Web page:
The three months' voyage was uneventful; a full ship, with plenty of work for me as the only Clergyman on board. It is curious to note, in the leisure which a voyage gives for talk and debate, how inevitably, at times, discussion becomes theological, and this amongst those with whom you might least expect it. Here is a sample: In the tropics, on a Sunday evening, the sea like glass, the sails flapping idly against the masts, as the vessel rose and sank with the slow heaving of the ocean, I was in the waist of the ship, near the forecastle, which was hidden by the drooping foresail. Some of the crew, sitting there, smoking, were talking of someone, by common consent, it seemed, regarded by them as a thorough blackguard, who had come to a bad end. "Well," said one, "there's nothing else in it as I can see; I page 91ain't so very particular myself, but that chap was such a d——d bad lot, bad all through; what can you make of 'im? In my opinion he got what he ought to get, and he'll get it 'otter by and bye." "D'ye mean, Bill, then, that there ain't no chanst for the like of 'im? Just 'Ell, and no more to be said? Why, we heard passon say just now, leastways, he seemed to mean it, that there is a chanst for all; 'twas somethin' about that cove in the Bible who owned up just as he was a-dyin', and he must have been an out and outer. That's in the Bible as well as 'Ell and damnation." Then a third voice cut in: "You believes in the Devil, don't you? Well, I don't see no use in havin' no Devil, if he don't get 'im."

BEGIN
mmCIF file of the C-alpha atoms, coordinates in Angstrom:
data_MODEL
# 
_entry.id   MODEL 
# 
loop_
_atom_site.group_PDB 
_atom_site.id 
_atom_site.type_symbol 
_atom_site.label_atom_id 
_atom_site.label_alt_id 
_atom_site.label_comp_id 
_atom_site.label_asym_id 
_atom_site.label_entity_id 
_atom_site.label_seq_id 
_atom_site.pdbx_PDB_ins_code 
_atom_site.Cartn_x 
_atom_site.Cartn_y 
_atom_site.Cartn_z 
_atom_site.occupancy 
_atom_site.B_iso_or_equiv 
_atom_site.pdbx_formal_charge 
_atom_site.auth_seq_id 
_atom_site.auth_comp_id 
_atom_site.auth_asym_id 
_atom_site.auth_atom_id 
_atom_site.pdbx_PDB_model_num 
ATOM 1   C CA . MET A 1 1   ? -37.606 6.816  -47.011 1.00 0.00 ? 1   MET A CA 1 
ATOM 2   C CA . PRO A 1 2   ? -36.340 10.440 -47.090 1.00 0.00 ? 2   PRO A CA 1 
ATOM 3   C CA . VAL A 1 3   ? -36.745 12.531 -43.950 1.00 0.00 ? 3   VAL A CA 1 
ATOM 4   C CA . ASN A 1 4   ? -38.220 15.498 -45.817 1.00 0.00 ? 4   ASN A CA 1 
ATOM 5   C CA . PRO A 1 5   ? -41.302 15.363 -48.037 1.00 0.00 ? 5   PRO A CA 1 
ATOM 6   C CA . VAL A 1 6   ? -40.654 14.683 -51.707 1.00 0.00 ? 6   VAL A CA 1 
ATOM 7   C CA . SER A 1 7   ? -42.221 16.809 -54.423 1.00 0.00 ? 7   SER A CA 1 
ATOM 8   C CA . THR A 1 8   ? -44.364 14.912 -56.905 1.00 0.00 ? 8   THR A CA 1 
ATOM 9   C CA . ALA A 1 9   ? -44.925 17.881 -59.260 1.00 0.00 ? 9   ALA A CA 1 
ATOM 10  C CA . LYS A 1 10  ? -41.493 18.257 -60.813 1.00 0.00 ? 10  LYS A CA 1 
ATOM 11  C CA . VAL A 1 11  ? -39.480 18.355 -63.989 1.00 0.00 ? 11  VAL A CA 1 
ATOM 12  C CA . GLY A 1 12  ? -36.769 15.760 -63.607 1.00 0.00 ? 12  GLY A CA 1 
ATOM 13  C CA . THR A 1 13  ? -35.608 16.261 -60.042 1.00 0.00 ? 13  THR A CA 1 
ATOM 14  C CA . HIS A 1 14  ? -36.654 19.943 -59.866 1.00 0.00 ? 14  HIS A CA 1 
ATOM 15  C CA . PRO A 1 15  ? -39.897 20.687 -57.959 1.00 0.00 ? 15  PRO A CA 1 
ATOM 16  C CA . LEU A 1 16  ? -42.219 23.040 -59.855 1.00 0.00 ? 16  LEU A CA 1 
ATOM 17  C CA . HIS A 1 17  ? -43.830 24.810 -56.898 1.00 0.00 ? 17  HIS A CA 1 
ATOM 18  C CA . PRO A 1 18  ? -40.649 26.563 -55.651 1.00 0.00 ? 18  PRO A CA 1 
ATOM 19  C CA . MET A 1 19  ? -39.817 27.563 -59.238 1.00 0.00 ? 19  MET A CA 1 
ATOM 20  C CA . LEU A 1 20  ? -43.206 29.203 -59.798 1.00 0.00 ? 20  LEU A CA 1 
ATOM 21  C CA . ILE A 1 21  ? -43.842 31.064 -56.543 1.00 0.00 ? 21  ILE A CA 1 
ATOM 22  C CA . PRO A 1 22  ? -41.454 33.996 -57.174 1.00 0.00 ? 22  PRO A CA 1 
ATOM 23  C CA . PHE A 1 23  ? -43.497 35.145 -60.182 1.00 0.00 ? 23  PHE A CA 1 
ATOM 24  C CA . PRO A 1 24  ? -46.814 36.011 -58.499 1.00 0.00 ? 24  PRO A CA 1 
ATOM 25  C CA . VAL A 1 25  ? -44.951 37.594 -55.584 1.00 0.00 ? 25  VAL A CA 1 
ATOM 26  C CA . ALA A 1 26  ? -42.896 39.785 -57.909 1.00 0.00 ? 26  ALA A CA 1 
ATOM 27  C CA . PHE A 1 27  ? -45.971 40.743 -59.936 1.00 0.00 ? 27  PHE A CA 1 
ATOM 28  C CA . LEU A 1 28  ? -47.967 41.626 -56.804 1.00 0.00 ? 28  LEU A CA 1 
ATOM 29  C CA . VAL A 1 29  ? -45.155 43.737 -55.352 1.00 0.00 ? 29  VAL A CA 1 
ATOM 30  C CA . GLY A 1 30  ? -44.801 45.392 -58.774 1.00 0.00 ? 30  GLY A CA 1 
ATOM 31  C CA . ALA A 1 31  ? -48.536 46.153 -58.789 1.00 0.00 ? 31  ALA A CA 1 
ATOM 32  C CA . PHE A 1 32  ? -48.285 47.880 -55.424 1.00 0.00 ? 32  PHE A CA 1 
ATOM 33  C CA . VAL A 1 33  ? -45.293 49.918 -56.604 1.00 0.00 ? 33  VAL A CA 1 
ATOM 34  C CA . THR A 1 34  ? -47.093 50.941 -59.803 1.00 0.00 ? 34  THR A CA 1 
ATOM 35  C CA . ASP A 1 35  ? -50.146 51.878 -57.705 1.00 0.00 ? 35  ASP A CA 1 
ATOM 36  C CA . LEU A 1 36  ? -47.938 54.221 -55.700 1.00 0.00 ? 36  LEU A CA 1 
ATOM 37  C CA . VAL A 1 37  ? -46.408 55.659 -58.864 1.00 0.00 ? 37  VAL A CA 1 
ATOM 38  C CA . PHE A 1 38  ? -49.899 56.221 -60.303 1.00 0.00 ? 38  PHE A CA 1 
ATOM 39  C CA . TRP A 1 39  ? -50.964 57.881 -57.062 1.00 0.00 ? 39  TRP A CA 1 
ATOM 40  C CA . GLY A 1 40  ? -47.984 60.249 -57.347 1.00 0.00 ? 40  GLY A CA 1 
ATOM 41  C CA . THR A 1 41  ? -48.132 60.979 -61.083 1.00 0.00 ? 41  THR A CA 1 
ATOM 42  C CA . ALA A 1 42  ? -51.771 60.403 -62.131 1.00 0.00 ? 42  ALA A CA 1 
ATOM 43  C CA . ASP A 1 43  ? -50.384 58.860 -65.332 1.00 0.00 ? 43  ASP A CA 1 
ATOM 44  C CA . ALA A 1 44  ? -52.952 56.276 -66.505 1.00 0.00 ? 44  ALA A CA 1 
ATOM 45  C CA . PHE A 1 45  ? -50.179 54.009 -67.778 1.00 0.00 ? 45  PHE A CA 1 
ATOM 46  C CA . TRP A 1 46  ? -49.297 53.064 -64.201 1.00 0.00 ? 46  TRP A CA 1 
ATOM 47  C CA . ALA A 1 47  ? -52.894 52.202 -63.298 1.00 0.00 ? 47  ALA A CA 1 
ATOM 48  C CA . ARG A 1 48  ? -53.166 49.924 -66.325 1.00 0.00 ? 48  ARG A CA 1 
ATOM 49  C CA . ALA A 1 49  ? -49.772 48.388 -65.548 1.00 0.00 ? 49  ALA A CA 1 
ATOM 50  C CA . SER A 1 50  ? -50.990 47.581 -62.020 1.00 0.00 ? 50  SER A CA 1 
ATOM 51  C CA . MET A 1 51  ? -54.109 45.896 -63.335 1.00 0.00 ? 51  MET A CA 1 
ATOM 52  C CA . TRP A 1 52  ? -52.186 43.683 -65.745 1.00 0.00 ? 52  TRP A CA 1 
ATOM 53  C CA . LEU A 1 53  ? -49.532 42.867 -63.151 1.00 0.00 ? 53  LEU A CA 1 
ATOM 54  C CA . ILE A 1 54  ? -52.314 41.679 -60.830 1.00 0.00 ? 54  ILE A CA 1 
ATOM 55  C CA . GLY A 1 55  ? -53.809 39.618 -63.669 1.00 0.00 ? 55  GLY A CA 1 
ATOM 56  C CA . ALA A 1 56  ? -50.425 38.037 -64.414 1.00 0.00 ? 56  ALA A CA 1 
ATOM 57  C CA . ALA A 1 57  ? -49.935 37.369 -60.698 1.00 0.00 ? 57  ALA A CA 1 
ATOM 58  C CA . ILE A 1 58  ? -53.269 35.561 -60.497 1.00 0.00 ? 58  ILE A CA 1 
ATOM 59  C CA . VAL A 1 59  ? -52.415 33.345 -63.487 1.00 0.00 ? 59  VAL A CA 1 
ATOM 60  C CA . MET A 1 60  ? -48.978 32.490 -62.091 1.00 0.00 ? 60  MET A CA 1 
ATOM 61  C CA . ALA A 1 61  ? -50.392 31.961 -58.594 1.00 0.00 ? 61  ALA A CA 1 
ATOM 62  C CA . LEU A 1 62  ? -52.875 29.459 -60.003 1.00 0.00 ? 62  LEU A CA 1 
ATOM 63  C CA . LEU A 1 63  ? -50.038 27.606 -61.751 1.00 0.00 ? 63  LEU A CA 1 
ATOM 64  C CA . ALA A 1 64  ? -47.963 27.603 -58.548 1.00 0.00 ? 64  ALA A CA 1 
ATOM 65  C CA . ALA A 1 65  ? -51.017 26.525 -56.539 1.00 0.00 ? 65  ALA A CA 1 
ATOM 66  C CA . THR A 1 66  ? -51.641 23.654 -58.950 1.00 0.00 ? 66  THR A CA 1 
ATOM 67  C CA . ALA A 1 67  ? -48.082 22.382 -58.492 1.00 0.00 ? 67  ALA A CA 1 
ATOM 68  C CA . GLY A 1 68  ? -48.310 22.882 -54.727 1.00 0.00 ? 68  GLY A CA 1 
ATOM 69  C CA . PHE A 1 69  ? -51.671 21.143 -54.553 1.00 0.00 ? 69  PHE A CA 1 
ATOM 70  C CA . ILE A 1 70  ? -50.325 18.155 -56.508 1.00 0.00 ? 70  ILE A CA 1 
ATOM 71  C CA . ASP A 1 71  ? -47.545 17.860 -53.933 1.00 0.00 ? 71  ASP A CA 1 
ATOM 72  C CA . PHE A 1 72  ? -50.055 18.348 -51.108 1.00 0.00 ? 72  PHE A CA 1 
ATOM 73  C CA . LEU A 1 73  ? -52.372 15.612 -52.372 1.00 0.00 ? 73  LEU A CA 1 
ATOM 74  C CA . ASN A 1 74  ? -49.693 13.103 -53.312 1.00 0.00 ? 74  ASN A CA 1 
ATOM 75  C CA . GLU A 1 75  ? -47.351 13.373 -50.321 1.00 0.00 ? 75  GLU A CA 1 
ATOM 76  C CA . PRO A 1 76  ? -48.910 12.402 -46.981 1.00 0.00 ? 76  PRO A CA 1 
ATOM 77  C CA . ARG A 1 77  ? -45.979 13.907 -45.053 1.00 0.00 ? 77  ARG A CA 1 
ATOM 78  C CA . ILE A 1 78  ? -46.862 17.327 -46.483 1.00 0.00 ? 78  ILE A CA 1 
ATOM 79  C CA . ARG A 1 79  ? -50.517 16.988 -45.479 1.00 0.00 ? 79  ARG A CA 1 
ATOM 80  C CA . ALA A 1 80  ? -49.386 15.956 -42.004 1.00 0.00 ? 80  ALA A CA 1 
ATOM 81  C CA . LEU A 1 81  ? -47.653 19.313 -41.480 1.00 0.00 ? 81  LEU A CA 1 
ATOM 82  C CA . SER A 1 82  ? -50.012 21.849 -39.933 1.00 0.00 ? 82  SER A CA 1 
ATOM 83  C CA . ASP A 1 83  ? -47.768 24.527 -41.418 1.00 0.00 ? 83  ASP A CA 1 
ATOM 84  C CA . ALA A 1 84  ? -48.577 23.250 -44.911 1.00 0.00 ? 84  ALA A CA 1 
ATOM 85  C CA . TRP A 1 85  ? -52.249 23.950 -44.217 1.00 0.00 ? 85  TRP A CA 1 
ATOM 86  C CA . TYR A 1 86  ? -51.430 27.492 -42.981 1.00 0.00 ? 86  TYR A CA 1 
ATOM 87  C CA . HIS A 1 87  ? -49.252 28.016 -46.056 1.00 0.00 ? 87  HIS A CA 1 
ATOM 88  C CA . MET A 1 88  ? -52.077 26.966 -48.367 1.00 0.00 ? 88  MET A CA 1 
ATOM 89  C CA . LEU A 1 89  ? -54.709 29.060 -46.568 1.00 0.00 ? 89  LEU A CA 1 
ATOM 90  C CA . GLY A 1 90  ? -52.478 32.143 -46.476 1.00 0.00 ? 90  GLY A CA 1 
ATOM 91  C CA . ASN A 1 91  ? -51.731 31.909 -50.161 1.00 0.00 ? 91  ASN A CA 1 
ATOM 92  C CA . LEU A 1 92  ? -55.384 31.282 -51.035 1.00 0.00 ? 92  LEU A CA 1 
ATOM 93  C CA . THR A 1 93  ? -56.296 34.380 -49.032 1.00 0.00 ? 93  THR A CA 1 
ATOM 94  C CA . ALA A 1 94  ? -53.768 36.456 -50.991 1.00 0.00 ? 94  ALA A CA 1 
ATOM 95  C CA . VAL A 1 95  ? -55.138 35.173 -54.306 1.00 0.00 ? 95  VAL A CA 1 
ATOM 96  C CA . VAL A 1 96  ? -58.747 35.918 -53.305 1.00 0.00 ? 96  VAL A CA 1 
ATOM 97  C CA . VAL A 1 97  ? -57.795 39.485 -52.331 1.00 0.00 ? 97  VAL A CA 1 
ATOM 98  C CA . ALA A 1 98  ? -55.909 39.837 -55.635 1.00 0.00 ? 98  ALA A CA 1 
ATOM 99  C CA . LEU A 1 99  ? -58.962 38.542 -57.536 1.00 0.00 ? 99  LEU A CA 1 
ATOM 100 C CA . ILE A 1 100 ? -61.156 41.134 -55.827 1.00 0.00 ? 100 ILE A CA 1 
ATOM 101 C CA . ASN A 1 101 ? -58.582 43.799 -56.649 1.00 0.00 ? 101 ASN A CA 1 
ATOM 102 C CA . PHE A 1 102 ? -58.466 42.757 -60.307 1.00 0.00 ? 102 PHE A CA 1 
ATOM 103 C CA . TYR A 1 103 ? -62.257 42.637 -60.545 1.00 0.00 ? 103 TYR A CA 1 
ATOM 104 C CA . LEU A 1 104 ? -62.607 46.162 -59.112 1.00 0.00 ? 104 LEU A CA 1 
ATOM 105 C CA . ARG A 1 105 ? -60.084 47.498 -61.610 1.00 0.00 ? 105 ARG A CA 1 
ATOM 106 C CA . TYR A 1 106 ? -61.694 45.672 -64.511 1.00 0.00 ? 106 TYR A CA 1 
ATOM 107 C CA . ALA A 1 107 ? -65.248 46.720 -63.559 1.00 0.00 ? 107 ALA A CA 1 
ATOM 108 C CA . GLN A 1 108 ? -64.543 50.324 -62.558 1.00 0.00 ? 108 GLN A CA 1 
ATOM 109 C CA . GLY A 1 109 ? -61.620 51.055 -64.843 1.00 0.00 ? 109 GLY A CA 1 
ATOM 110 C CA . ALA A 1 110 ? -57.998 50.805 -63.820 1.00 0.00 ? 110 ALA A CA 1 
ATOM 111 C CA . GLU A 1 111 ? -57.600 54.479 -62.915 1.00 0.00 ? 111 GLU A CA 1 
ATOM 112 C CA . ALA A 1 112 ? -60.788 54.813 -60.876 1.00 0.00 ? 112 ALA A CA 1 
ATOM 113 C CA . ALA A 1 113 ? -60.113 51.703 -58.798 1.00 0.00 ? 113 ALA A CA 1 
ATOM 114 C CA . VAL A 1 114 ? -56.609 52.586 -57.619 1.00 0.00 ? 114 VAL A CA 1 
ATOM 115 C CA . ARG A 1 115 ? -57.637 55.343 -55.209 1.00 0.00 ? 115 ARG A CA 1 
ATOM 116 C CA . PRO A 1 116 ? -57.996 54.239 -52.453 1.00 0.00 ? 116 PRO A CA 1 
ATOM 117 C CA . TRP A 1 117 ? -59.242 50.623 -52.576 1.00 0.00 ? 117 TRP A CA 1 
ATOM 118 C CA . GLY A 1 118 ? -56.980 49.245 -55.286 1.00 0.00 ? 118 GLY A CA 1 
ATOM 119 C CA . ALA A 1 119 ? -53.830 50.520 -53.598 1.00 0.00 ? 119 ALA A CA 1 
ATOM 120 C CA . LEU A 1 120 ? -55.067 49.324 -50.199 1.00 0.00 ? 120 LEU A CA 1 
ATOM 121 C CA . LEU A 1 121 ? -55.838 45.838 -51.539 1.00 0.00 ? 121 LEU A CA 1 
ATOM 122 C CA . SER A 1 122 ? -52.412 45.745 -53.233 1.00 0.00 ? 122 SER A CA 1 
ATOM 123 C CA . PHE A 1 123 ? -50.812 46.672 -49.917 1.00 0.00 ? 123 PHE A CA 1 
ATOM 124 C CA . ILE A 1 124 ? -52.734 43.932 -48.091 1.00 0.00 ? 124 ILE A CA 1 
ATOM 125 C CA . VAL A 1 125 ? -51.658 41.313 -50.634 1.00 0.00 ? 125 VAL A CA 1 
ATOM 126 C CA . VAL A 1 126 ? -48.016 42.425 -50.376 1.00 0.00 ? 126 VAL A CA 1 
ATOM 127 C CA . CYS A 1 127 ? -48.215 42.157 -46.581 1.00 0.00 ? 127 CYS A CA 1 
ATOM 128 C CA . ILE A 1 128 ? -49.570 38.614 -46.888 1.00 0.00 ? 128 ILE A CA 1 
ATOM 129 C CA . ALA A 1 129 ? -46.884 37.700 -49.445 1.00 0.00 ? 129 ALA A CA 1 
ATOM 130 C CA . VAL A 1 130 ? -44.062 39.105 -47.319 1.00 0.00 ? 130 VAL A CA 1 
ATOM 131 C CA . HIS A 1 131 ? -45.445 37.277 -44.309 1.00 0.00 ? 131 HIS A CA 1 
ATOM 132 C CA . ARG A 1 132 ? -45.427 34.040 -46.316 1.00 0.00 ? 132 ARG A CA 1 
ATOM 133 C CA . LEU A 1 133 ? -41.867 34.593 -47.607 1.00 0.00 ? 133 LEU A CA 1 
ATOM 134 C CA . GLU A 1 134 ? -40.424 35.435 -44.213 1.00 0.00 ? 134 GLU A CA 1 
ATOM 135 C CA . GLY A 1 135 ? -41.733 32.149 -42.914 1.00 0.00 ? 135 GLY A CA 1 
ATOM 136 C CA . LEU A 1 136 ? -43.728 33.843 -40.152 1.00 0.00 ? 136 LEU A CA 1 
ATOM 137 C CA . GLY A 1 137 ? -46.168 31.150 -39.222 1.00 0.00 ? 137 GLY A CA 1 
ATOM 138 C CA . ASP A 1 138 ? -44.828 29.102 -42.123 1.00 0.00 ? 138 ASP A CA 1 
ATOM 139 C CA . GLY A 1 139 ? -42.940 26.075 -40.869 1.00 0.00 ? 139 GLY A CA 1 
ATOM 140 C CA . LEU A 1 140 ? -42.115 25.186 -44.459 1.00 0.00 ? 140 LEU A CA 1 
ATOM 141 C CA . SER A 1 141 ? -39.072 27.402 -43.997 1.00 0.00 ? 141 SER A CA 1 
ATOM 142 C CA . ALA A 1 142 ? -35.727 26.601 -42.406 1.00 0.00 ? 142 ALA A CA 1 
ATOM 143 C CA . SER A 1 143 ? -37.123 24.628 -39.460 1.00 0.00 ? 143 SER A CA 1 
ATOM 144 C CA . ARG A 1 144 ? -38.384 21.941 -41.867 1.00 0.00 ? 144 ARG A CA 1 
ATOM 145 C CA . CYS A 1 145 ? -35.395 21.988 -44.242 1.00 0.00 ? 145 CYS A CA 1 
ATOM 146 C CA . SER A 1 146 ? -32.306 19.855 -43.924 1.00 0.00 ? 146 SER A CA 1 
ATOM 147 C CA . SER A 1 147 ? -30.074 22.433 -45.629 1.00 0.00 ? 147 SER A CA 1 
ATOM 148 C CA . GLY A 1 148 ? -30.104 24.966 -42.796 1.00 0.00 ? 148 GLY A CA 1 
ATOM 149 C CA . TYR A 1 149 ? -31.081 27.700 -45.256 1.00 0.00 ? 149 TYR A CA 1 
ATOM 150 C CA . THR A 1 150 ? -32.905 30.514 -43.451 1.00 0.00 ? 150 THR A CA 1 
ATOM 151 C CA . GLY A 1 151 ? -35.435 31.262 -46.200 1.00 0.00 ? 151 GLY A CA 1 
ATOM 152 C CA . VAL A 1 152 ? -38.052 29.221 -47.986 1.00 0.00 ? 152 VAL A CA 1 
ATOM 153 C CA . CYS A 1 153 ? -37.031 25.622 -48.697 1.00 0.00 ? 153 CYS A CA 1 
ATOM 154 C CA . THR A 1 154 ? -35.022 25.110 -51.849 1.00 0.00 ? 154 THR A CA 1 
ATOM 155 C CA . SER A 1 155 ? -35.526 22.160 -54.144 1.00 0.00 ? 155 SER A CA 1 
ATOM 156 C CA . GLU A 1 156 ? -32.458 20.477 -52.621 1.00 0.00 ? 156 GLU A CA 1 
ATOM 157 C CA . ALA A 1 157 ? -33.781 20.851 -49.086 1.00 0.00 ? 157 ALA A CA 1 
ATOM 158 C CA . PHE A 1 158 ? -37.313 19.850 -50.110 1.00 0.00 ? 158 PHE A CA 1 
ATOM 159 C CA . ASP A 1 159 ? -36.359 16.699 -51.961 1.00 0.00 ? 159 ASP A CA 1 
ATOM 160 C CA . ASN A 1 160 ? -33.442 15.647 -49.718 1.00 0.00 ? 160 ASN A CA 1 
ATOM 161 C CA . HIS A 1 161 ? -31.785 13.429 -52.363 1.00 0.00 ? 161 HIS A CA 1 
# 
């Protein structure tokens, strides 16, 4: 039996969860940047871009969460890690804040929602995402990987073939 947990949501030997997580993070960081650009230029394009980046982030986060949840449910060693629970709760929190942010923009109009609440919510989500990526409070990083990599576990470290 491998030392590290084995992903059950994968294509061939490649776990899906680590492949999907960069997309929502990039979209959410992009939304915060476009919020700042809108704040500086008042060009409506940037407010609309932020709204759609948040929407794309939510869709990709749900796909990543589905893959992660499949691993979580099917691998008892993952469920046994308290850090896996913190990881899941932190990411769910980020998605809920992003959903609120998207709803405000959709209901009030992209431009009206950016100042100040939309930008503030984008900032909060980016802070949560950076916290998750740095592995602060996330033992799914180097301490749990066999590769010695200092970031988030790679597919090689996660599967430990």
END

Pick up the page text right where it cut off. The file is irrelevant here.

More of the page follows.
I slipped away unnoticed. The same problem, which is the crux of keen controversy amongst learned Divines, put in a nutshell here on a forecastle deck.

Oct. 6. S.S. Tararua, a steamer of 2,000 tons, full of miners and others, bound to Westland; men sleeping in every possible corner; another steamer not far off, the Alhambra, as full as we are. We are lying at anchor after a passage of 1,200 miles from Melbourne, off the West Coast of the Southern Island of New Zealand, waiting for a tug steamer to take passengers ashore.